Invisible vic­tims

Kuwait Times - - ANALYSIS - By Dr James J Zogby

Ev­ery­one made nice, when Is­raeli Prime Min­is­ter Ben­jamin Ne­tanyahu came to Wash­ing­ton last week. It was make up time. The Ad­min­is­tra­tion sought to demon­strate that de­spite, what the Pres­i­dent re­ferred to as their “mi­nor dif­fer­ence” over the Iran deal, there were no re­main­ing hard feel­ings. Three-quar­ters of the Congress wel­comed Ne­tanyahu with a let­ter de­nounc­ing Pales­tinian violence and in­cite­ment. And the Is­raeli PM was fawned over dur­ing an ap­pear­ance at a lib­eral think-tank.

Be­fore, dur­ing, and af­ter the visit, of­fi­cial state­ments and press cov­er­age largely fo­cused on two themes: Is­rael’s se­cu­rity needs in the wake of the P5+1 Agree­ment with Iran; and how, de­spite Ne­tanyahu’s testy re­la­tion­ship with Pres­i­dent Obama, the US-Is­rael re­la­tion­ship re­mains as strong as ever. When Pales­tini­ans were dis­cussed at all, it was most of­ten as per­pe­tra­tors of in­cite­ment and violence or as a prob­lem to be solved so that Is­rael could live in peace.


Pres­i­dent Obama did speak of the need to “lower the tem­per­a­ture be­tween Is­raelis and Pales­tini­ans” and his con­cern “that le­git­i­mate Pales­tinian as­pi­ra­tions are met through a po­lit­i­cal process”. For his part, Ne­tanyahu stated that he re­mained “com­mit­ted to a vi­sion of two states for two peo­ples, a demil­i­ta­rized Pales­tinian state that rec­og­nizes the Jewish state”. But in the over­all scheme of things, the Pres­i­dent’s call to “lower the tem­per­a­ture” and Ne­tanyahu’s re­sponse that he was open to “discussing...prac­ti­cal ways...[to] lower the tension”, ap­peared to be “throw­away” lines - oft re­peated, but never im­ple­mented.

What was miss­ing was any forth­right ac­knowl­edg­ment of the suf­fer­ing of Pales­tini­ans un­der a harsh oc­cu­pa­tion that has abused and hu­mil­i­ated them, de­nied their fun­da­men­tal rights, and sucked the very life out of their hopes for the fu­ture. There was noth­ing new here, since the fail­ure to ad­dress th­ese re­al­i­ties has long char­ac­ter­ized US pol­icy dis­cus­sions of the Is­raeli-Pales­tinian con­flict.

From the ear­li­est days of the Zion­ist en­ter­prise in Pales­tine, the West has por­trayed the re­sul­tant con­flict in a sim­plis­tic equa­tion - Jewish hu­man­ity con­fronting the Arab prob­lem - real peo­ple ver­sus an ab­strac­tion. Even when Pales­tinian na­tional rights were fi­nally rec­og­nized, the pol­icy dis­cus­sion shifted only slightly with the call for a Pales­tinian state pre­sented as nec­es­sary, not to free Pales­tini­ans from the night­mare of Is­raeli rule, but to in­sure that Is­rael would re­main a “Jewish state”.

There were oc­ca­sions when lead­ers de­vi­ated from this dom­i­nant nar­ra­tive. Bill Clin­ton spoke about Pales­tinian suf­fer­ing in his re­mark­able ad­dress to the Pales­tinian Na­tional Coun­cil in 1998, as did Barack Obama in his 2009 Cairo Univer­sity ad­dress and his 2013 Jerusalem speech. But in­stead of mark­ing a per­ma­nent change in our pol­icy dis­course, th­ese ap­peared to have been one-off ex­er­cises. In any case, in re­cent years, there has been lit­tle or no men­tion of the cruel bur­dens faced by Pales­tini­ans. And no out­right de­nun­ci­a­tion of Is­rael’s cruel treat­ment of the cap­tive peo­ple over whom it rules or any pro­posed ac­tion to change this de­plorable sit­u­a­tion.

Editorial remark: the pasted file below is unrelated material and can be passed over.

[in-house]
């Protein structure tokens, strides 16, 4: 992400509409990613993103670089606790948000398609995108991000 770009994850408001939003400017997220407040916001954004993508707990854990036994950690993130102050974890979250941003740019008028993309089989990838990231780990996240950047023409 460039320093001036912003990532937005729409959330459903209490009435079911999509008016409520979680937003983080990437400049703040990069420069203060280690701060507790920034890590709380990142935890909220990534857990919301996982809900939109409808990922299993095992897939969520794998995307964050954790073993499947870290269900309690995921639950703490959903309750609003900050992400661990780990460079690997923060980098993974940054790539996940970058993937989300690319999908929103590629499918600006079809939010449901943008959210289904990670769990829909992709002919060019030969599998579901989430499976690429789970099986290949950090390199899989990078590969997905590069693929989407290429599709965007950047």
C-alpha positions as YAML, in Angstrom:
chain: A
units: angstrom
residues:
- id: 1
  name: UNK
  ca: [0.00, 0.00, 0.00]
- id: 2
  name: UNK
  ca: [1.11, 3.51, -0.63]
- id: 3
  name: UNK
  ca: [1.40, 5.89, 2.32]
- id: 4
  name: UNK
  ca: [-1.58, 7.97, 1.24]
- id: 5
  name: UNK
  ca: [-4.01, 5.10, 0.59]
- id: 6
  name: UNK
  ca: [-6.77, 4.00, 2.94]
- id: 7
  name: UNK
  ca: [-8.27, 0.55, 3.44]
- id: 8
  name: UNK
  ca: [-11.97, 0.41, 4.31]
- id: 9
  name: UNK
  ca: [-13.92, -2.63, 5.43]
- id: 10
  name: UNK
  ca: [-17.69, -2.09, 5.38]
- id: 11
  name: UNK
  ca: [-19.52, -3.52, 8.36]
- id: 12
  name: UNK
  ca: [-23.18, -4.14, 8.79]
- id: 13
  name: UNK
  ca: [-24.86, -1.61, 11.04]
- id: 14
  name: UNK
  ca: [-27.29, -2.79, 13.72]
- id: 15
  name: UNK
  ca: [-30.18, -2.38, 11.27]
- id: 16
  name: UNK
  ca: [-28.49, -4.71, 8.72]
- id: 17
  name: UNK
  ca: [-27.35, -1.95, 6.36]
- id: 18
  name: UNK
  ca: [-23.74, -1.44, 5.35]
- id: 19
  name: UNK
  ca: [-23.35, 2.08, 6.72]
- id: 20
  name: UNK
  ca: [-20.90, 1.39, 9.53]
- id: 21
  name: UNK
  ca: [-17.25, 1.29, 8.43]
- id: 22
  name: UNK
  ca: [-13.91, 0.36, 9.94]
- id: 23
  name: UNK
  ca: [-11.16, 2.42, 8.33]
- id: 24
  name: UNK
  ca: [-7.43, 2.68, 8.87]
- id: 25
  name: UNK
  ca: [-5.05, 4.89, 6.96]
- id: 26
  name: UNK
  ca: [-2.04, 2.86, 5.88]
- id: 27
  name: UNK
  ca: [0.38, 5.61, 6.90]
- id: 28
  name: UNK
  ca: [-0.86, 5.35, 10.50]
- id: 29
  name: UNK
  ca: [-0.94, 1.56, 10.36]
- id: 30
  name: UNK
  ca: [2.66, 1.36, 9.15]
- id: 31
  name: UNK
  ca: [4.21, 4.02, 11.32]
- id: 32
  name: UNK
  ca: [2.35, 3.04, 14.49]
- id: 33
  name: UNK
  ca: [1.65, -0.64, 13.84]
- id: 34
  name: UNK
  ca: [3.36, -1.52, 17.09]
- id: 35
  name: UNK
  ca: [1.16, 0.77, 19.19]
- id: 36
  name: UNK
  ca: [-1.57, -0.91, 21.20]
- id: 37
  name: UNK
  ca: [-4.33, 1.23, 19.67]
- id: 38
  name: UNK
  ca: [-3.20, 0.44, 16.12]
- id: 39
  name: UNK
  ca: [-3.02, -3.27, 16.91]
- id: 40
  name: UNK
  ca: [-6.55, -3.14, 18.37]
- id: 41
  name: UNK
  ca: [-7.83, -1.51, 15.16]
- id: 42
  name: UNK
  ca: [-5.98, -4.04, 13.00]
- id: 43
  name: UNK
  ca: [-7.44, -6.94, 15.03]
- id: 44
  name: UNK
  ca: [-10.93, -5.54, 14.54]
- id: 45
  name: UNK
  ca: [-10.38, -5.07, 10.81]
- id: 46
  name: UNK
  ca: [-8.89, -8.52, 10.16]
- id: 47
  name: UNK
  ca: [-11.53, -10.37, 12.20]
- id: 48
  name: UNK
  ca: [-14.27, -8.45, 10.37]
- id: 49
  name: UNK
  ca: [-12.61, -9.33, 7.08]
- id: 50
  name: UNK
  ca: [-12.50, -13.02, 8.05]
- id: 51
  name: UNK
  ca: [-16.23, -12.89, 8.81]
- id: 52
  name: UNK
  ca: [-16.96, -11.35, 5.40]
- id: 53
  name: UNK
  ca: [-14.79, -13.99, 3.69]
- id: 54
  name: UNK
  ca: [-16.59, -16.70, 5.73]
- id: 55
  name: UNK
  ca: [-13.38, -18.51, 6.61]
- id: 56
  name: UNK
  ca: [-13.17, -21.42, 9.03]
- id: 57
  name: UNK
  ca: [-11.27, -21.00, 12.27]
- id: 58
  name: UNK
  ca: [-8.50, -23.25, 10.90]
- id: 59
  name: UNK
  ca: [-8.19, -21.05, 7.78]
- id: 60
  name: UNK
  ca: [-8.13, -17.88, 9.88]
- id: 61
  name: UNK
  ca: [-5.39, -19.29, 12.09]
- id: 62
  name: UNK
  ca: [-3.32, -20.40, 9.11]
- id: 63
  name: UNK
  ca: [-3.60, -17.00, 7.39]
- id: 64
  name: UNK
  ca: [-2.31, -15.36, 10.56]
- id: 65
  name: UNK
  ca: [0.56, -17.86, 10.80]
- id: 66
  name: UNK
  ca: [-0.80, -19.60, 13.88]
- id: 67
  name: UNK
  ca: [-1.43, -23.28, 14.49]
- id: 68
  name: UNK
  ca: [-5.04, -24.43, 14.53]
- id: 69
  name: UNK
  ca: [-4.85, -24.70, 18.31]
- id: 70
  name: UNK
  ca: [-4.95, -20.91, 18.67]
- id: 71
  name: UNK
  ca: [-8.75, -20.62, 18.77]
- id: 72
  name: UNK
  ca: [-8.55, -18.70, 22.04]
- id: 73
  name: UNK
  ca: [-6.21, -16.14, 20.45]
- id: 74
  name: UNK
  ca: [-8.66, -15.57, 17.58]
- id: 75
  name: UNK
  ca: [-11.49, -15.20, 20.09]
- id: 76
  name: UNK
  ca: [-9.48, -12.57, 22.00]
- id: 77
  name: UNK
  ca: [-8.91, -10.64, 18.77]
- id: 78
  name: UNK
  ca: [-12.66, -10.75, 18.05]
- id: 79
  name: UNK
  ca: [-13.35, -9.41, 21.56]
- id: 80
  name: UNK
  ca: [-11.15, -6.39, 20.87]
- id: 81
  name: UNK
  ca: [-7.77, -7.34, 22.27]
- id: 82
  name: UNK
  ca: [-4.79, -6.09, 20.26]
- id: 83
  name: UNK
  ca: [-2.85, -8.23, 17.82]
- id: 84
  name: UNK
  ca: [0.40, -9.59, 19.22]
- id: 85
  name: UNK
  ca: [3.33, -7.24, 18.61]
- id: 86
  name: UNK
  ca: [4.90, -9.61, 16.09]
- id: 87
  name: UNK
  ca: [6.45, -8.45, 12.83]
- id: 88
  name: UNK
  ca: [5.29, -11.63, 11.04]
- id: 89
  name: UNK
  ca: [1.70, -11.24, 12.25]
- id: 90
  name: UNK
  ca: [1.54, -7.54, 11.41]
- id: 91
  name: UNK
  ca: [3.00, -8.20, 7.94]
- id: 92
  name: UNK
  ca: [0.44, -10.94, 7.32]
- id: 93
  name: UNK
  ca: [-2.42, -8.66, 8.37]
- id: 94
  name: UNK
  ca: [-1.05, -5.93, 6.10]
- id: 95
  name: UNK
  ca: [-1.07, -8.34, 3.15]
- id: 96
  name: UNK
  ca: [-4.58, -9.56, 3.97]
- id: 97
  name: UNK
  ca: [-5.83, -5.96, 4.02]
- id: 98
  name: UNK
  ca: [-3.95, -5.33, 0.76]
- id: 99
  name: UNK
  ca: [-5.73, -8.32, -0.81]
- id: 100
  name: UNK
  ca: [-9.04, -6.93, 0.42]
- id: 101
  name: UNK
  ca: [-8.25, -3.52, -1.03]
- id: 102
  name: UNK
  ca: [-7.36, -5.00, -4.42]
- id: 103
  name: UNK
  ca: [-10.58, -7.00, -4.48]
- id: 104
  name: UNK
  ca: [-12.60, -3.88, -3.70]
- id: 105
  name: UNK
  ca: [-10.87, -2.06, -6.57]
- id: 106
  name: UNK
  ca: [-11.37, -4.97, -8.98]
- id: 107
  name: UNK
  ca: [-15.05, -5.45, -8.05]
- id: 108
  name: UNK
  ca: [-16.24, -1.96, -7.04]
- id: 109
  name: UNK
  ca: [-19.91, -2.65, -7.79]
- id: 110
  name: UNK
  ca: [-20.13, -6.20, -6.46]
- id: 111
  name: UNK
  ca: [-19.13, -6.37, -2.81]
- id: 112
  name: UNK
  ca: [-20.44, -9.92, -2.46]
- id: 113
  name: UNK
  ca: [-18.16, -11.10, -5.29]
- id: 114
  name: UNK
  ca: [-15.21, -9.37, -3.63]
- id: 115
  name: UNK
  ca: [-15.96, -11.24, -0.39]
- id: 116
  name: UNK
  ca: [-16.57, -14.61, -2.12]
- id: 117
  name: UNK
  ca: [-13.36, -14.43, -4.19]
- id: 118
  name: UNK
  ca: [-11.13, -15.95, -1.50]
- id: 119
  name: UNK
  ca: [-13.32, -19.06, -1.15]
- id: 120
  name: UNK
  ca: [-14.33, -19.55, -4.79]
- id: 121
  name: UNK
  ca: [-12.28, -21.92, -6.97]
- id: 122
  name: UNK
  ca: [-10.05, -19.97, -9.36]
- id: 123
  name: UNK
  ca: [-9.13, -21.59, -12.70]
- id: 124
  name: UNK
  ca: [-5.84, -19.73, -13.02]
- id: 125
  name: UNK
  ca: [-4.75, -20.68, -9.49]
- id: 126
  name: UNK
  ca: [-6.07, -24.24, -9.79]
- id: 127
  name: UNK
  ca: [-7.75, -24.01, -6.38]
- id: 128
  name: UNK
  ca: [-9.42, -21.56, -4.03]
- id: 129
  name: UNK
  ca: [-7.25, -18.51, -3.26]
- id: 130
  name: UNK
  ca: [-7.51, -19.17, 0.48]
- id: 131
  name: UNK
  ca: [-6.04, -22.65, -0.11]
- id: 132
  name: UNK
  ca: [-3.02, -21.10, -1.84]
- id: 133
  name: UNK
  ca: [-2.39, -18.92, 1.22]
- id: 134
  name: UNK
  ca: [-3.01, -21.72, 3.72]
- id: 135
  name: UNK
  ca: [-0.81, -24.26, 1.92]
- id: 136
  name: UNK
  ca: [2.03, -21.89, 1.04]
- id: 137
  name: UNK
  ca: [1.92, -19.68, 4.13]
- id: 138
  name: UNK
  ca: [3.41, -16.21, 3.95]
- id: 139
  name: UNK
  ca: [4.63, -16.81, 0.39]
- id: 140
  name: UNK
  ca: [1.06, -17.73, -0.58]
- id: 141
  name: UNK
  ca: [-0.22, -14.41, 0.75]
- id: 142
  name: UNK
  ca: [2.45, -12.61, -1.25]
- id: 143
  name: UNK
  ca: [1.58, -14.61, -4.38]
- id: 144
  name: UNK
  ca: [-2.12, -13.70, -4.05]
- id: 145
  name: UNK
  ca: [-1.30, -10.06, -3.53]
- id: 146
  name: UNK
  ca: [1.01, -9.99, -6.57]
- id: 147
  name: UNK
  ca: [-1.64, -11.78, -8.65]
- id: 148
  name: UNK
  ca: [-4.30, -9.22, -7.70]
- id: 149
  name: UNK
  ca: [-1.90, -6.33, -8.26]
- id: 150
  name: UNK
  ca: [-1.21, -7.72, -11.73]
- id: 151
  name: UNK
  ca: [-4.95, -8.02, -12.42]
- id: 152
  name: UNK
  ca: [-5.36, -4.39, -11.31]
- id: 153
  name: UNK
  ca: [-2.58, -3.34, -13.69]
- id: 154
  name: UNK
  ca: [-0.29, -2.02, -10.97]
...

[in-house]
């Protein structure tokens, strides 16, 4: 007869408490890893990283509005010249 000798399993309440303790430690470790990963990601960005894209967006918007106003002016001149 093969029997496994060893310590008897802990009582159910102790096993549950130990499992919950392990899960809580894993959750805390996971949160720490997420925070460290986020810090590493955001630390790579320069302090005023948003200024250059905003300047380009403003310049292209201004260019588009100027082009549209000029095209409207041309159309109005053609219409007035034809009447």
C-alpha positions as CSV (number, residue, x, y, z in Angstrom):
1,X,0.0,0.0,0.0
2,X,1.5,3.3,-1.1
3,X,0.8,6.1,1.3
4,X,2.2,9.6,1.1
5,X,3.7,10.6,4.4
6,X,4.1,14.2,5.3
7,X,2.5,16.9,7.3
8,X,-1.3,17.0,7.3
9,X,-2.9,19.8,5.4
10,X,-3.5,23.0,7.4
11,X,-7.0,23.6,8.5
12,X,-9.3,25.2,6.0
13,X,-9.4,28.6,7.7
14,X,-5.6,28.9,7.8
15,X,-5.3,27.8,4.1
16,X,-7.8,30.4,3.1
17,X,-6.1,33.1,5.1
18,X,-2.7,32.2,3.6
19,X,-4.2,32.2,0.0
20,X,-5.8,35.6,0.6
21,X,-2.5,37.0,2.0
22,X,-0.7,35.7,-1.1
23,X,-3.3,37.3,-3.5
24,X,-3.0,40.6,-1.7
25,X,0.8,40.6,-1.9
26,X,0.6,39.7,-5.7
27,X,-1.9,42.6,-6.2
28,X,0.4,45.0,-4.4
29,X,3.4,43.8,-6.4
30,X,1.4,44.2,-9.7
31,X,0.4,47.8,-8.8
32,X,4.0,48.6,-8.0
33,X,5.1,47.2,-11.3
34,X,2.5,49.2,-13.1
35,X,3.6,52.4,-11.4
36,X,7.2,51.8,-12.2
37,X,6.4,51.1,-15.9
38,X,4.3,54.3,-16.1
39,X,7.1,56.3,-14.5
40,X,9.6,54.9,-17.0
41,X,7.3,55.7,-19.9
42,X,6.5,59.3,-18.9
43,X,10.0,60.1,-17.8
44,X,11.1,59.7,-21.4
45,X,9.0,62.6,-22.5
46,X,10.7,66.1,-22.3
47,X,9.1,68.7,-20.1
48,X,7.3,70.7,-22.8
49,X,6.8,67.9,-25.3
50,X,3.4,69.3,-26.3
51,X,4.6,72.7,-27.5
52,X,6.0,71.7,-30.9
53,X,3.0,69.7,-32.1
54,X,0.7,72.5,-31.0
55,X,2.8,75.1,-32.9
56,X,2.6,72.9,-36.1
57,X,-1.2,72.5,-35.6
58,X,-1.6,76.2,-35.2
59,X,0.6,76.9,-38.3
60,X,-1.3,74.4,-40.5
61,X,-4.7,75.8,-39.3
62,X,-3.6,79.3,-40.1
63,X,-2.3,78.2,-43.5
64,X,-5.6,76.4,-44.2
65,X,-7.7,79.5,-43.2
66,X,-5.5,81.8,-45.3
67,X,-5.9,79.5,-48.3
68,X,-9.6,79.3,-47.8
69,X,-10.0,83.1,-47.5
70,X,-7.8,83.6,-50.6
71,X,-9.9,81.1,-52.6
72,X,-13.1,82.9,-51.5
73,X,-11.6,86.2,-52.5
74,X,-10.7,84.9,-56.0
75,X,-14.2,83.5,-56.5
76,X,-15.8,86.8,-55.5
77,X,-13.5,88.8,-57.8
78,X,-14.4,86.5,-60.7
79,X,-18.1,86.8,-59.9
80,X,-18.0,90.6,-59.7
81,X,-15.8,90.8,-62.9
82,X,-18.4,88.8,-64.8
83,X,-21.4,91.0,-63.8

We can talk about “low­er­ing the tem­per­a­ture”, but un­less the be­hav­iors that raise that tem­per­a­ture are called out by name, noth­ing will change. Sym­pa­thy is, of course, due to vic­tims of stab­bings. And those who in­cite such be­hav­ior should be called to ac­count for their words. But where is the sym­pa­thy for the thou­sands of fam­i­lies in He­bron who have been evicted from their homes to make way for ex­trem­ist Is­raelis who have set­tled in the midst of their city; or the fa­thers who have been sub­jected to hu­mil­i­at­ing treat­ment at Is­raeli check­points in front of their chil­dren; or the chil­dren who have re­coiled in shock at the sight of their fa­thers de­meaned in this way; or the in­no­cent vic­tims of col­lec­tive pun­ish­ment, whose only crime was to be re­lated to some­one who is al­leged to have com­mit­ted a vi­o­lent crime; or the fam­ily mem­bers of those who have died at check­points be­cause they were de­nied ac­cess to hos­pi­tals; or the 50 per­cent of young Pales­tini­ans who have no jobs, no prospect of a job, and there­fore no hope for the fu­ture?

In the end, th­ese Pales­tinian lives mat­ter and must be ac­knowl­edged and pro­tected. In the ab­sence of con­cern for Pales­tinian lives, talk of one-state or two-states is empty. In the face of the sys­tem­atic vi­o­la­tions of Pales­tinian rights, it is an abom­i­na­tion to ar­gue that a two-state so­lu­tion is needed in or­der to pro­tect Is­rael’s Jewish char­ac­ter.

Pales­tini­ans are vic­tims, invisible vic­tims. It is this history of abuse to which they have been sub­jected and the anger and de­spair it has fos­tered that has led the very young to act out, as they have. Their des­per­ate ac­tions are de­plorable and should not be cel­e­brated. They should in­stead set off alarm bells caus­ing us to re­flect on how we in the West have con­trib­uted to their anger and de­spair by ig­nor­ing them for so long. Ne­tanyahu should not have been hosted and feted in Wash­ing­ton, he should have been called out by pol­icy makers for his be­hav­ior. Un­til that oc­curs, noth­ing will change. Pales­tini­ans will re­main invisible vic­tims, de­nied their rights, and peace will re­main as elu­sive as ever.

NOTE: Dr James J Zogby is the Pres­i­dent of the Arab Amer­i­can In­sti­tute

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